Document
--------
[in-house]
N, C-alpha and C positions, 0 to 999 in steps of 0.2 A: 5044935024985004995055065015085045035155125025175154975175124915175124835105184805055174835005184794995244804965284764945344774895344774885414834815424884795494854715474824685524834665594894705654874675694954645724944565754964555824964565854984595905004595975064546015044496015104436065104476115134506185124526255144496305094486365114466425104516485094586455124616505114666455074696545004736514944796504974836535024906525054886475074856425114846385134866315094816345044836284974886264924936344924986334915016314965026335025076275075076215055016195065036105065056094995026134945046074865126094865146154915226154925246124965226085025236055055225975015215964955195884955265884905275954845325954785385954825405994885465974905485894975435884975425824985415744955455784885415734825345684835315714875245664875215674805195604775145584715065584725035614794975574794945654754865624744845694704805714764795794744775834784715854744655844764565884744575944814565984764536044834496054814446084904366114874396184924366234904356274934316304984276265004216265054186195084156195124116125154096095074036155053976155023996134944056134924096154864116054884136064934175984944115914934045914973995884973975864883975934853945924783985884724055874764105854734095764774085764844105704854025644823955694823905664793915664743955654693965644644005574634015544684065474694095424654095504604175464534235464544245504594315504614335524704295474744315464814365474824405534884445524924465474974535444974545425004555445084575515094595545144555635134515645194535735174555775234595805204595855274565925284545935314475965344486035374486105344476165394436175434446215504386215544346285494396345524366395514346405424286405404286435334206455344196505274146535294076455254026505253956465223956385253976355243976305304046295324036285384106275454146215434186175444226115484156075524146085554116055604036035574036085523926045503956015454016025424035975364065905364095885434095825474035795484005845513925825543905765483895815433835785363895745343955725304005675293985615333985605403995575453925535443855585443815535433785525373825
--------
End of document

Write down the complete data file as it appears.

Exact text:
[in-house]
N, C-alpha and C positions, 0 to 999 in steps of 0.2 A: 5044935024985004995055065015085045035155125025175154975175124915175124835105184805055174835005184794995244804965284764945344774895344774885414834815424884795494854715474824685524834665594894705654874675694954645724944565754964555824964565854984595905004595975064546015044496015104436065104476115134506185124526255144496305094486365114466425104516485094586455124616505114666455074696545004736514944796504974836535024906525054886475074856425114846385134866315094816345044836284974886264924936344924986334915016314965026335025076275075076215055016195065036105065056094995026134945046074865126094865146154915226154925246124965226085025236055055225975015215964955195884955265884905275954845325954785385954825405994885465974905485894975435884975425824985415744955455784885415734825345684835315714875245664875215674805195604775145584715065584725035614794975574794945654754865624744845694704805714764795794744775834784715854744655844764565884744575944814565984764536044834496054814446084904366114874396184924366234904356274934316304984276265004216265054186195084156195124116125154096095074036155053976155023996134944056134924096154864116054884136064934175984944115914934045914973995884973975864883975934853945924783985884724055874764105854734095764774085764844105704854025644823955694823905664793915664743955654693965644644005574634015544684065474694095424654095504604175464534235464544245504594315504614335524704295474744315464814365474824405534884445524924465474974535444974545425004555445084575515094595545144555635134515645194535735174555775234595805204595855274565925284545935314475965344486035374486105344476165394436175434446215504386215544346285494396345524366395514346405424286405404286435334206455344196505274146535294076455254026505253956465223956385253976355243976305304046295324036285384106275454146215434186175444226115484156075524146085554116055604036035574036085523926045503956015454016025424035975364065905364095885434095825474035795484005845513925825543905765483895815433835785363895745343955725304005675293985615333985605403995575453925535443855585443815535433785525373825